Koch's Snowflake

Anything R'n'D unrelated.

Moderators: Zomis, Flumminator

Post Reply
User avatar
Francesco
Posts: 577
Joined: Thu Dec 29, 2005 2:22 pm
Location: Sardinia (Italy)
Contact:

Koch's Snowflake

Post by Francesco » Sun May 20, 2007 7:07 pm

Here I am with my toy program 8)

http://www.zomis.net/rnd/download.php?id=656

It is the first thing I've made (with C++) that I can (almost) safely show to the public :P

It is not very fast, but considering that it shows a Koch's snowflake at the 7th level of depth (i.e. a polygon with 49152 sides), I am very proud of its performances.

The filling routine is just a silly flood fill that starts 5 pixels below of the snowflake's top, so it is a bit broken...

You can move along the shape by clicking and moving the mouse and you can zoom it with the mousewheel.

Finally, the program uses the SDL runtime library.

Well, for what is worth, enjoy!
Anyway, by the way, have fun!
Francesco

Zomis
Posts: 1501
Joined: Mon Jun 21, 2004 1:27 pm
Location: Sweden
Contact:

Post by Zomis » Sun May 20, 2007 9:00 pm

Wow, good to see that you've learned C++, Francesco :)

I gotta say that I have absolutely no idea about how to make such snowflakes. But I do know the structure (A whole bunch of triangels splitted in half a couple of times, or however you could describe it...).

And for those who don't know: SDL is the libraries included with the RnD release. Just place Francesco's program in your RnD dir and it will work.

Btw: I'm not sure if this topic actually belongs in "Programmer's Corner" or not, so until later - I leave it here.

User avatar
Francesco
Posts: 577
Joined: Thu Dec 29, 2005 2:22 pm
Location: Sardinia (Italy)
Contact:

Post by Francesco » Sun May 20, 2007 11:37 pm

"learned C++"... I wish this sentence to come true one day...

I didn't release the source code for a reason :?

Calculating the snowflake is the easy part, you just have to divide the side lenght by 3 and build the next triangle on that size... it is quite straightforward done with polar coordinates.

The hard part was to make a decent "draw line" function, but it also came not-so-hard once I've found the Bresenham's algorithm.

Now, really, this is all childplay... when I'll get straight a bigger amount of correlated classes (compared to the half dozen I am managing now in some toy program), only then I could begin thinking that I am learning C++.

Until then, it is all pretty fun... if I'll ever work for a couple of years on some "real life" C++ project, then maybe I wouldn't find it so fun :P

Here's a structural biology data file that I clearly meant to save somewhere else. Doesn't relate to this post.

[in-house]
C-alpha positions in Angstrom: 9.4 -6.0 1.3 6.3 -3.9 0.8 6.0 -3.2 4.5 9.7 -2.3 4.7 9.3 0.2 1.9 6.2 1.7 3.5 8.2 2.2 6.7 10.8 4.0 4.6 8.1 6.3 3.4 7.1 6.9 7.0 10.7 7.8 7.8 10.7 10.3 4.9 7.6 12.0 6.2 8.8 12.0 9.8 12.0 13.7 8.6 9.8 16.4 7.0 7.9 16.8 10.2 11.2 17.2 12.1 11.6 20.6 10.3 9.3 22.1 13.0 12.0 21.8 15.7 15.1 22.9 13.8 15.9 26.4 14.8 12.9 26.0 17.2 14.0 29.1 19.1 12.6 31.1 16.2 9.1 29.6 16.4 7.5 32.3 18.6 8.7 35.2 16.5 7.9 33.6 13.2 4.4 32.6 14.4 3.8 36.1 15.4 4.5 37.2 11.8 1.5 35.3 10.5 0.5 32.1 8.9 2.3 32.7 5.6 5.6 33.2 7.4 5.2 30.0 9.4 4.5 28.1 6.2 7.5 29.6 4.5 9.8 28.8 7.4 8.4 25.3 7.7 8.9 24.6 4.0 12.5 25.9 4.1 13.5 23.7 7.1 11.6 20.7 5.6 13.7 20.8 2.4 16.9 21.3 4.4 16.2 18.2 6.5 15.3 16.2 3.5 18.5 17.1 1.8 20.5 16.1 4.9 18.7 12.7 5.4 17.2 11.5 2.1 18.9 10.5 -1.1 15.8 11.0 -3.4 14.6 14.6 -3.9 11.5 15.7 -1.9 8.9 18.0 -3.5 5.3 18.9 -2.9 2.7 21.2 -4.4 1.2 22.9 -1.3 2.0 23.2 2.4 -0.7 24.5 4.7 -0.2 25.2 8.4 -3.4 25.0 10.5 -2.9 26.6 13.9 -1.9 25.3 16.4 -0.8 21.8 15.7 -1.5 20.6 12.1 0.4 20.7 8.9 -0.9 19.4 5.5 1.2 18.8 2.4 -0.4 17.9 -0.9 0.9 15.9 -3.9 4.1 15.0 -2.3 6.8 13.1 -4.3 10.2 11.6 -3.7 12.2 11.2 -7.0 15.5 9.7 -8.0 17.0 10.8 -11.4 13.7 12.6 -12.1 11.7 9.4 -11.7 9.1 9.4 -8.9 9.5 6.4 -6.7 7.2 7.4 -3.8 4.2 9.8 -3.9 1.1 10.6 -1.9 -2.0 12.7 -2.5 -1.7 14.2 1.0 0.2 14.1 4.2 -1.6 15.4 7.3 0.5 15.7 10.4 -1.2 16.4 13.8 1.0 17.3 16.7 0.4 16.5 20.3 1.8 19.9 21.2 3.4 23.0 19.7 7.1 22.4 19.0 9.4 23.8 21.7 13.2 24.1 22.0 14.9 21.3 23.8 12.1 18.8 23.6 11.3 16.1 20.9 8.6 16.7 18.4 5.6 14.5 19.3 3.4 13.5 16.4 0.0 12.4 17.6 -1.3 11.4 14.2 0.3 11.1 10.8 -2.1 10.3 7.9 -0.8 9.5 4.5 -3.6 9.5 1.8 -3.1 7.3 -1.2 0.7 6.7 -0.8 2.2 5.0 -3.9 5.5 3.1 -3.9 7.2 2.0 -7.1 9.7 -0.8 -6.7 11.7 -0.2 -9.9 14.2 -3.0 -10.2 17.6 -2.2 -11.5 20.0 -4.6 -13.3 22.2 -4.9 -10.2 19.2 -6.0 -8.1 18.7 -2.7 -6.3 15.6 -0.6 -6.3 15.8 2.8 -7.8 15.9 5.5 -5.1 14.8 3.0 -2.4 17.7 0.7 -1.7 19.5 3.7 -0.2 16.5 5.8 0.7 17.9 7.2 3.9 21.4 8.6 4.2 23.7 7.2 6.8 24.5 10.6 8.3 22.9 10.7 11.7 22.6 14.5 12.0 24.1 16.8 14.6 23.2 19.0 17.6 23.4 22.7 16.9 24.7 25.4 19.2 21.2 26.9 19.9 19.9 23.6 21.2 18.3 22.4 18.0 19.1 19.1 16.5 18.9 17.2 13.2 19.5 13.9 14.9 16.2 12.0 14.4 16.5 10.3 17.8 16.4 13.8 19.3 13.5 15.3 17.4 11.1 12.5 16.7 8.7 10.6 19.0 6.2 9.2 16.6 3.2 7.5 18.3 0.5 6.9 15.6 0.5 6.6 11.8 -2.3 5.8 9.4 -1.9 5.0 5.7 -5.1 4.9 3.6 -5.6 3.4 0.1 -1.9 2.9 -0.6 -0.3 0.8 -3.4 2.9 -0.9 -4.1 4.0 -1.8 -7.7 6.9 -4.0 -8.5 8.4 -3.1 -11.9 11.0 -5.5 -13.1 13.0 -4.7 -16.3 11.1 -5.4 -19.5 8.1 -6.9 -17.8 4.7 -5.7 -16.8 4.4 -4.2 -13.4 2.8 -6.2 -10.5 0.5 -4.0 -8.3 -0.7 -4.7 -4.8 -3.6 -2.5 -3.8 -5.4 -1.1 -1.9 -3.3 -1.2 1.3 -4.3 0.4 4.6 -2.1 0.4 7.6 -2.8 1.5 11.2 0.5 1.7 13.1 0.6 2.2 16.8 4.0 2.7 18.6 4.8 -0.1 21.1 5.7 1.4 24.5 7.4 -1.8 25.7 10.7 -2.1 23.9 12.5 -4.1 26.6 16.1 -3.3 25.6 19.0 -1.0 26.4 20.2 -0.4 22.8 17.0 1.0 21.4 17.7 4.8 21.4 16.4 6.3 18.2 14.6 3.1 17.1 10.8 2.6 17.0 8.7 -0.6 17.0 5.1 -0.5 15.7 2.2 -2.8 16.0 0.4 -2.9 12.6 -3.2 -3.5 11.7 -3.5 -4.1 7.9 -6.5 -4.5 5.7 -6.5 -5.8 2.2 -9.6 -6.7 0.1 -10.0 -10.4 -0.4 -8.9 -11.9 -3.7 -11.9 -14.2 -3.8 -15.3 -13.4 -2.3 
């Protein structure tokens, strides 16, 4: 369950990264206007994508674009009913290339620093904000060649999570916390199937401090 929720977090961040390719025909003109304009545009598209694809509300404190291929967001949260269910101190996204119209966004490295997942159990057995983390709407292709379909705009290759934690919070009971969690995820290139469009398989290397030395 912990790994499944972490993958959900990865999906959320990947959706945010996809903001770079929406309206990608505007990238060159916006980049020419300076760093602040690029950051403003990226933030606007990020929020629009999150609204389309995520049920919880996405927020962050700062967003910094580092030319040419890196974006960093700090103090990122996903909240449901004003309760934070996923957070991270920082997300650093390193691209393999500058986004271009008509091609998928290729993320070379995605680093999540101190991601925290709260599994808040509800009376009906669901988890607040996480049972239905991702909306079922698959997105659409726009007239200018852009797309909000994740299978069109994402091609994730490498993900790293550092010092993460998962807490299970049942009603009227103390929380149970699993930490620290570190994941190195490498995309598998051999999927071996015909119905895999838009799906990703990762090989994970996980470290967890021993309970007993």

Anyway, by the way, have fun!
Francesco

HerzAusGold
Posts: 326
Joined: Sun Sep 25, 2005 4:41 pm
Location: Germany

Post by HerzAusGold » Tue May 22, 2007 6:49 pm

Hi ,
I'm back from Finnland - and alive. But full reincarnation takes some more weeks...
Nice to see your first toy program, Francesco.
Hm. The Bresenham's algo is for curved lines, I think.
So if you can send me the source code, i can take a look inn the near future.

Greetings to all..
And the answer is ... 42 !

User avatar
Francesco
Posts: 577
Joined: Thu Dec 29, 2005 2:22 pm
Location: Sardinia (Italy)
Contact:

Post by Francesco » Wed May 23, 2007 2:48 pm

Hi HerzAusGold,
welcome back among mortals ;)

Here is the function that scans the lines and stores each point in a map, which then gets printed on the screen by another function.

There is some room for a little optimization (in effect this is not exactly the function used in my program).

You'll see the complete code in your mailbox quite soon, just the time to delete a bunch of C-style pointer casts scattered here and there ;)

Code: Select all

void ScanPoly(const std::vector<PointXY>& points,
						std::map<Sint16, std::set<Sint16> >* scan,
						Surface* dest) {
	Sint16 maxx = dest->w-1;
	Sint16 maxy = dest->h-1;
	for (size_t i = 1; i < points.size(); ++i) {
		PointXY p1 = points[i-1];
		PointXY p2 = points[i];
		if (!(
					( (p1.x < 0)    && (p2.x < 0)    ) ||
					( (p1.x > maxx) && (p2.x > maxx) ) ||
					( (p1.y < 0)    && (p2.y < 0)    ) ||
					( (p1.y > maxy) && (p2.y > maxy) )
				) )
		{
			Sint16 Yd = p2.y - p1.y;
			Sint16 Xd = p2.x - p1.x;
			Sint16 change = (Sign(Xd)==Sign(Yd)) ? 1 : -1;
			double m = double(Yd) / Xd;
			if (fabs(m) <= 1) {
				if (p1.x > p2.x) std::swap(p1, p2);
				Sint16 dx = abs(p2.x - p1.x);
				Sint16 dy = abs(p2.y - p1.y);
				Sint16 d = dy * 2 - dx;
				Sint16 difneg = 2 * dy;
				Sint16 difpos = 2 * (dy - dx);
				(*scan)[p1.y].insert(p1.x);
				while (p1.x < p2.x) {
					if (d <= 0) {
						d += difneg;
						++p1.x;
					}
					else {
						d += difpos;
						++p1.x;
						p1.y += change;
					}
					(*scan)[p1.y].insert(p1.x);
				}
			}
			else {
				if (p1.y > p2.y) std::swap(p1, p2);
				Sint16 dx = abs(p2.x - p1.x);
				Sint16 dy = abs(p2.y - p1.y);
				Sint16 d = dx * 2 - dy;
				Sint16 difneg = 2 * dx;
				Sint16 difpos = 2 * (dx - dy);
				(*scan)[p1.y].insert(p1.x);
				while (p1.y < p2.y) {
					if (d <= 0) {
						d += difneg;
						++p1.y;
					}
					else {
						d += difpos;
						++p1.y;
						p1.x+=change;
					}
					(*scan)[p1.y].insert(p1.x);
				}
			}
		}
	}
}
(a variant of) The Bresenham's algo can be used to draw circles, but the original version was designed specifically for straight lines.
Anyway, by the way, have fun!
Francesco

Post Reply